The Registration Act, 1908 (the "Indian Registration Act") was enacted for inter alia providing the procedure for registration of transactions related to immovable property, to provide notice/information to the public at large, to avoid multiple transactions with respect to the same property and to protect the interest of the purchaser.
Purpose of Registration
Section 3 of the Transfer of Property Act, 1882 provides that where any transaction relating to immoveable property is required by law to be and has been effected by a registered instrument, any person acquiring such property or any part/ interest thereof, shall be deemed to have notice of such instrument from the date of registration, provided the instrument has been registered as per the Indian Registration Act.
As such, registration of documents with the relevant authorities serve the following purposes:
- To notify the general public interested in dealing with immoveable property;
- To ascertain the actual owner of such property and extent of rights that the owner possess;
- To prevent forgery and fraud; and
- To enable the persons to ascertain whether any charge is created on such property.
Mandatory Registration of Instruments
Section 17(1) of the Indian Registration Act enumerates the following types of documents which are to be mandatorily registered:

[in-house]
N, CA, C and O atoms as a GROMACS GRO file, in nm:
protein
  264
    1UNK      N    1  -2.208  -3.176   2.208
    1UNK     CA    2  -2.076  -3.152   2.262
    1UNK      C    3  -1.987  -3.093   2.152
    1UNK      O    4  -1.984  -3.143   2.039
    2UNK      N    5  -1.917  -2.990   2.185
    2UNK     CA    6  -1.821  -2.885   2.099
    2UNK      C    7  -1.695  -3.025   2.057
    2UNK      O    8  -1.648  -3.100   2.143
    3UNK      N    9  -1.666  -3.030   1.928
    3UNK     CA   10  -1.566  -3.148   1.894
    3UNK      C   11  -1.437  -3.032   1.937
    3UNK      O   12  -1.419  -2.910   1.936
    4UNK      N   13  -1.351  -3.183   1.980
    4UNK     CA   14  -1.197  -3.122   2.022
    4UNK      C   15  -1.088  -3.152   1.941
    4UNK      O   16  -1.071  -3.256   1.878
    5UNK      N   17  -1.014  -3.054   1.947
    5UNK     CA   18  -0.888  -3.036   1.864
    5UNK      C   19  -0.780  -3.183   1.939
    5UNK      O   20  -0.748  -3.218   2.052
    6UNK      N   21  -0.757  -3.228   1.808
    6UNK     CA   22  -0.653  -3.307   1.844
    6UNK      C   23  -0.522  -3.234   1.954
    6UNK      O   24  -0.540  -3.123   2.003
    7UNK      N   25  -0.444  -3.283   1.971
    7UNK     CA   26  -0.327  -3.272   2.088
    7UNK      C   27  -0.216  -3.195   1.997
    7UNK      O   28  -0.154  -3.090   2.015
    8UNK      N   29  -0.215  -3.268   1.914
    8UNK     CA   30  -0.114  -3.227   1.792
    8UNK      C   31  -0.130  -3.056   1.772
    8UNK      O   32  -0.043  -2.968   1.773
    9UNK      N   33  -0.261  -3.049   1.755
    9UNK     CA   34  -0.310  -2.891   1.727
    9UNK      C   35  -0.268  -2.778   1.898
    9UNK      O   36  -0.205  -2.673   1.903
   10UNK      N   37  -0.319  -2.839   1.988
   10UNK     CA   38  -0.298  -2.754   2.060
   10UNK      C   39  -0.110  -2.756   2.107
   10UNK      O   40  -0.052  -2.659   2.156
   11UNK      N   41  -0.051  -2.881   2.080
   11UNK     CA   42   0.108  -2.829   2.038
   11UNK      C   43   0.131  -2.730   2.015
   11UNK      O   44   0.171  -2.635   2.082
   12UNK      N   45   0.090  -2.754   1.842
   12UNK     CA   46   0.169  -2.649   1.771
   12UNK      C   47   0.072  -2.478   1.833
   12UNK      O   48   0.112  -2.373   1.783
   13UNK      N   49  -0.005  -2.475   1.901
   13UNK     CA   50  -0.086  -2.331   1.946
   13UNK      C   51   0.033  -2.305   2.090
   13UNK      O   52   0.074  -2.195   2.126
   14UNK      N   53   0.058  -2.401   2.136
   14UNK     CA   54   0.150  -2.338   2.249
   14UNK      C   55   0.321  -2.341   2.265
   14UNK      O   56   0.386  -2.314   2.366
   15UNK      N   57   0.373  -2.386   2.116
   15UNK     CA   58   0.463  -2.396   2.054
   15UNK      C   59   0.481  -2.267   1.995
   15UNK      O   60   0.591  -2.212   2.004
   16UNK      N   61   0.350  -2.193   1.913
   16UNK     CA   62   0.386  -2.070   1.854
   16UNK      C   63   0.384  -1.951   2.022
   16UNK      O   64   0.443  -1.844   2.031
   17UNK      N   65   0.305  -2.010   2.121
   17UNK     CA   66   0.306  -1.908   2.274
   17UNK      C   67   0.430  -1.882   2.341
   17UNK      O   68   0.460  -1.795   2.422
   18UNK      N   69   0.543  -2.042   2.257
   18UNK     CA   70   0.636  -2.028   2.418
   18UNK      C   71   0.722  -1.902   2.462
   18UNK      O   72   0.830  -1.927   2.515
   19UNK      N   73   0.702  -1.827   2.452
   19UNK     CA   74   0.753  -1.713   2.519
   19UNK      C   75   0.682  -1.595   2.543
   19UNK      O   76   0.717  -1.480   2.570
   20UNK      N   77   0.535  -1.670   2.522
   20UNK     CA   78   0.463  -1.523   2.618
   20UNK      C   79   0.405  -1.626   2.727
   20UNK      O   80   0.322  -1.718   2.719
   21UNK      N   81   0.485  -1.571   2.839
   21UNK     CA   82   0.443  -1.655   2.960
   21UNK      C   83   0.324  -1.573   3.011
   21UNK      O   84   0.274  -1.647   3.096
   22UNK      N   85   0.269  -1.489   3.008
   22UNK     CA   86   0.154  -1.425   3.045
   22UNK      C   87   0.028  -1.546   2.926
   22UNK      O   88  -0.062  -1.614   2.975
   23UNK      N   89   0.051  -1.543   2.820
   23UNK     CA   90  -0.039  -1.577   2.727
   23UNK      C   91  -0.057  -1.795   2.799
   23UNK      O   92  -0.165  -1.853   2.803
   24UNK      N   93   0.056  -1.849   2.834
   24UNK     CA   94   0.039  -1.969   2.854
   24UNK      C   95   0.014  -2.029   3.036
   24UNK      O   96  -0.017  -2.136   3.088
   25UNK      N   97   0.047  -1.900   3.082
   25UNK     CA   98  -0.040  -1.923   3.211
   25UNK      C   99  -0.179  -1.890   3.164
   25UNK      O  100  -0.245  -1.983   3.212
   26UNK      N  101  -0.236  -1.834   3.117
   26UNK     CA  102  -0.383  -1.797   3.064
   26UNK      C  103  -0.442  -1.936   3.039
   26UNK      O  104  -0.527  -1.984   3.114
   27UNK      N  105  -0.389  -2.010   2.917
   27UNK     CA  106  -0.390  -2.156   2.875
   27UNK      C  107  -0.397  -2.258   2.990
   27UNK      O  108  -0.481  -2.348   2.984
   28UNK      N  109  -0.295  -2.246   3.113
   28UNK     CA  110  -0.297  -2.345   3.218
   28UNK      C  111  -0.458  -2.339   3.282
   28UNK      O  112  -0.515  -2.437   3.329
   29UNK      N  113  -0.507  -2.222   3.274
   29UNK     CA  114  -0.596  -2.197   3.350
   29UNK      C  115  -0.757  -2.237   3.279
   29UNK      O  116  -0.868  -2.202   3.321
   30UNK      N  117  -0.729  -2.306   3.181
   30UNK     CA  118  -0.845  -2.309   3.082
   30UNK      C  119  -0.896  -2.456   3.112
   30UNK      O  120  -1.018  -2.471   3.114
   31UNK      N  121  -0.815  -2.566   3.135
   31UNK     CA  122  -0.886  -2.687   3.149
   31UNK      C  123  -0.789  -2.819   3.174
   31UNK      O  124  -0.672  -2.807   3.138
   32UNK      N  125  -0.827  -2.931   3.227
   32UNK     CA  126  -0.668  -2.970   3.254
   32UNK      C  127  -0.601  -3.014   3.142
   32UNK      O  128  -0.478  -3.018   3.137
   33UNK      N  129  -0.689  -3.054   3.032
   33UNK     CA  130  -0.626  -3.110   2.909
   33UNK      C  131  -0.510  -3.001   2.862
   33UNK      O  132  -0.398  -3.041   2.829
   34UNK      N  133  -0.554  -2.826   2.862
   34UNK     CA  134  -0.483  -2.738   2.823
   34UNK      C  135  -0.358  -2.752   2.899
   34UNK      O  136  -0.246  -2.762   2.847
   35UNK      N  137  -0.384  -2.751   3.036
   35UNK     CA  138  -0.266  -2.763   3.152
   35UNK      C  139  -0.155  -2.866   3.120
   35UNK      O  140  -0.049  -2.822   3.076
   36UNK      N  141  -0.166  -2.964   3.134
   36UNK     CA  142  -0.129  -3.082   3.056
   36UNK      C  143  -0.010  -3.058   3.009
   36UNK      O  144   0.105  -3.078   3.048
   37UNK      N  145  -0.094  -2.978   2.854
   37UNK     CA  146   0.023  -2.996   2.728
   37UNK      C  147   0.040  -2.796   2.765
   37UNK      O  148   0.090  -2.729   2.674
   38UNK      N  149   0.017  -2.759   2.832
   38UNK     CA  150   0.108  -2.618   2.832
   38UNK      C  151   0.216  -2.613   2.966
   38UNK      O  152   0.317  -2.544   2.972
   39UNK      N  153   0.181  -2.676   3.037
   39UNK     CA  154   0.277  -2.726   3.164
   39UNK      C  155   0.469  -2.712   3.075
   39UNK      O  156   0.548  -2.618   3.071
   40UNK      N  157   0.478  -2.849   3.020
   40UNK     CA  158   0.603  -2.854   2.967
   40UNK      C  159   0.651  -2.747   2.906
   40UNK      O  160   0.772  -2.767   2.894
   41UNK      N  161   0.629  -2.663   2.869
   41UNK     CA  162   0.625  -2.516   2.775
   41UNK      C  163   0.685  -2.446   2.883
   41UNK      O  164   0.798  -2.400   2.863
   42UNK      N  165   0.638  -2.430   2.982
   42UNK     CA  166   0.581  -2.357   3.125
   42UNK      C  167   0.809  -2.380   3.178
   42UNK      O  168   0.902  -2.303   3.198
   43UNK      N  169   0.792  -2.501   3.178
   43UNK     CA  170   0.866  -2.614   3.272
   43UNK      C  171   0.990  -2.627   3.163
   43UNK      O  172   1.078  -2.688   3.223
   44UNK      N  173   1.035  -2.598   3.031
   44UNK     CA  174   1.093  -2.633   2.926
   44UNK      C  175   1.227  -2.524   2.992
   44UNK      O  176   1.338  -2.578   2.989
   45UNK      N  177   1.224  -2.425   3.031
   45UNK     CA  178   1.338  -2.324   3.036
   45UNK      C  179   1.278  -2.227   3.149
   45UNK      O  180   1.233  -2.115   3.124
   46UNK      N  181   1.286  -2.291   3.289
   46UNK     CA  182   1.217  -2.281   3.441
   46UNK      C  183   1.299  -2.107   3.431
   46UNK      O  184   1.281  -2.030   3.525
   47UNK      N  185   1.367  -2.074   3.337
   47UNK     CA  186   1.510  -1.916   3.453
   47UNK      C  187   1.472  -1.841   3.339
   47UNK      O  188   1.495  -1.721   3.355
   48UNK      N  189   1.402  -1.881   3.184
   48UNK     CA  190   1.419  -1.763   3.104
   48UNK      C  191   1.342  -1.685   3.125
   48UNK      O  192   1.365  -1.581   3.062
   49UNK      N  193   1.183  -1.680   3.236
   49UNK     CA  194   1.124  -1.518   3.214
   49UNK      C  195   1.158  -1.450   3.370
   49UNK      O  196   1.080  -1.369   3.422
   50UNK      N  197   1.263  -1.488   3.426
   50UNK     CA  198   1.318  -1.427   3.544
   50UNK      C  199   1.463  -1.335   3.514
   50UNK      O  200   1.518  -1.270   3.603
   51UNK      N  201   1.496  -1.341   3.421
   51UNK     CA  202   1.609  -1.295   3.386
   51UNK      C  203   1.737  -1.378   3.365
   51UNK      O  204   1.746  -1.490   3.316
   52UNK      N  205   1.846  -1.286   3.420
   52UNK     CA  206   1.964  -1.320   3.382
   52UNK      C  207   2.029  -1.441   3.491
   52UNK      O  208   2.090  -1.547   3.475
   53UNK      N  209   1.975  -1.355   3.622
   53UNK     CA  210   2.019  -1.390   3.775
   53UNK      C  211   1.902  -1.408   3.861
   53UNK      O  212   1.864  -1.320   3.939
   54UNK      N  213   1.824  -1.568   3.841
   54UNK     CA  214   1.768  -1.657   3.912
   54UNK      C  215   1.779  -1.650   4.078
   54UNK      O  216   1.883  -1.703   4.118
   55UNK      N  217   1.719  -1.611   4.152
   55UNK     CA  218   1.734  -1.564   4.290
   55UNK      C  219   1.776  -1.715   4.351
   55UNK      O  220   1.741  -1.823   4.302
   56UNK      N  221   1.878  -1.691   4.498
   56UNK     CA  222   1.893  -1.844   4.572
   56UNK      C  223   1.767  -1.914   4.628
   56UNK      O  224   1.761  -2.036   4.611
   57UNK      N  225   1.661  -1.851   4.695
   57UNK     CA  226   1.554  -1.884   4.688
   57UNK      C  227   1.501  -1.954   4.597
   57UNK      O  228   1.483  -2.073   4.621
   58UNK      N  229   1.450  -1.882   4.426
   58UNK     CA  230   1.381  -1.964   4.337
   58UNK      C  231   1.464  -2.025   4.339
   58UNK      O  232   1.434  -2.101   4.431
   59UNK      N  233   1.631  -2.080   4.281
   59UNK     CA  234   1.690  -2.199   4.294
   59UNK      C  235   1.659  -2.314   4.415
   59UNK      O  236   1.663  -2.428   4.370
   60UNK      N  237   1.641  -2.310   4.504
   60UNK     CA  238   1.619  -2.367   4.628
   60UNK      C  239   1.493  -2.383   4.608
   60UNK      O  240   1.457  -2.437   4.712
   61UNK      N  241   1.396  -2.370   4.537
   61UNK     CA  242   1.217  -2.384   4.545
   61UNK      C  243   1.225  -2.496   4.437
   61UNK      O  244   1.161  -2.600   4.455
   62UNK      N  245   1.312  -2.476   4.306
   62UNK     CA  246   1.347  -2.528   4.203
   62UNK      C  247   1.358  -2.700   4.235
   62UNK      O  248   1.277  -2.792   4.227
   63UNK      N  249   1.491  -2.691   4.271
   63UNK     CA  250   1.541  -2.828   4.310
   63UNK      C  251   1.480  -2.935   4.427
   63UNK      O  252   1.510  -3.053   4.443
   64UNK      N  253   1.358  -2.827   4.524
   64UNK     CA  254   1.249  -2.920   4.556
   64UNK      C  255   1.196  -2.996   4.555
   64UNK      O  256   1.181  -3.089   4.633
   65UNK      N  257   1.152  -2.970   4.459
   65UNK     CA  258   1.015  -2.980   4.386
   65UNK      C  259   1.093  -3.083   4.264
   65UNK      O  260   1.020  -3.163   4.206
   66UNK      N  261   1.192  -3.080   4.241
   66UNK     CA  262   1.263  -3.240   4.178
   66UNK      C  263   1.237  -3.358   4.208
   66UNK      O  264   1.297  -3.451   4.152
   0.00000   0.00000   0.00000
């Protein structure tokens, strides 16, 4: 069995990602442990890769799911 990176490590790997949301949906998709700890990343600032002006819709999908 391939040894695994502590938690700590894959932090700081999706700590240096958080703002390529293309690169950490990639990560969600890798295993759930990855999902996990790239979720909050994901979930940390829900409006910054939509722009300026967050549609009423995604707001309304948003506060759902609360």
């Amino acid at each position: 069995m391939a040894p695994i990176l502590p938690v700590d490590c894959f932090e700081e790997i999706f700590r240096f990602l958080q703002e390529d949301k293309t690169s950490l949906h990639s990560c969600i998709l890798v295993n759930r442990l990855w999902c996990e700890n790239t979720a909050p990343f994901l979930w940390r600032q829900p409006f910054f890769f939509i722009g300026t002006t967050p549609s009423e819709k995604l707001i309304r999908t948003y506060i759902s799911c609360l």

- Gift of immovable property;
- Other non-testamentary instruments which purport or operate to create, declare, assign, limit or extinguish, whether in present or in future; any right, title or interest, whether vested or contingent, of the value of one hundred rupees and upwards, to or in immovable property;
- Non-testamentary instruments which acknowledge the receipt or payment of any consideration on account of the creation, declaration, assignment, limitation or extinction of any such right, title or interest;
- Leases of immovable property from year to year, or for any term exceeding one year, or reserving a yearly rent; and
- Non-testamentary instruments transferring or assigning any decree or order of a Court or any award when such decree or order or award purports or operates to create, declare, assign, limit or extinguish, whether in present or in future, any right, title or interest, whether vested or contingent of the value of one hundred rupees and upwards, to or in immovable property.
As such, in view of the Section 17(1) Indian Registration the following documents are mandatorily registerable, if the value of the immovable property is INR 100/- (Indian Rupees One Hundred) and above namely: (a) Gift Deeds, (b) Sale Deeds, (c) Conveyance Deeds, (d) Settlement Deeds, (f) Release Deeds, (g) Partition Deeds, (i) Lease Deeds of immovable property from year to year, or for any term exceeding one year, or reserving a yearly rent, and (j) Power of Attorney coupled with interest creating rights in the immovable property.
Amendment to Section 17 of Indian Registration Act in State of Andhra Pradesh
The State of Andhra Pradesh amended the provisions of Section 17 of Indian Registration Act vide Act No. 4 of 1999, with effect from April 1, 1999 and included the following provisions:
Leases of immovable property
any decree or order or award or a copy thereof passed by a civil Court, on consent of the defendants or on circumstantial evidence but not on the basis of any instrument which is admissible in evidence under Section 35 of the Indian Stamp Act, 1899, such as registered title deed produced by the plaintiff where such decree or order or award purports or operate to create, declare, assign, limit, extinguish whether in present or in future any right, title or interest whether vested or contingent of the value of one hundred rupees and upwards to or in immovable property; and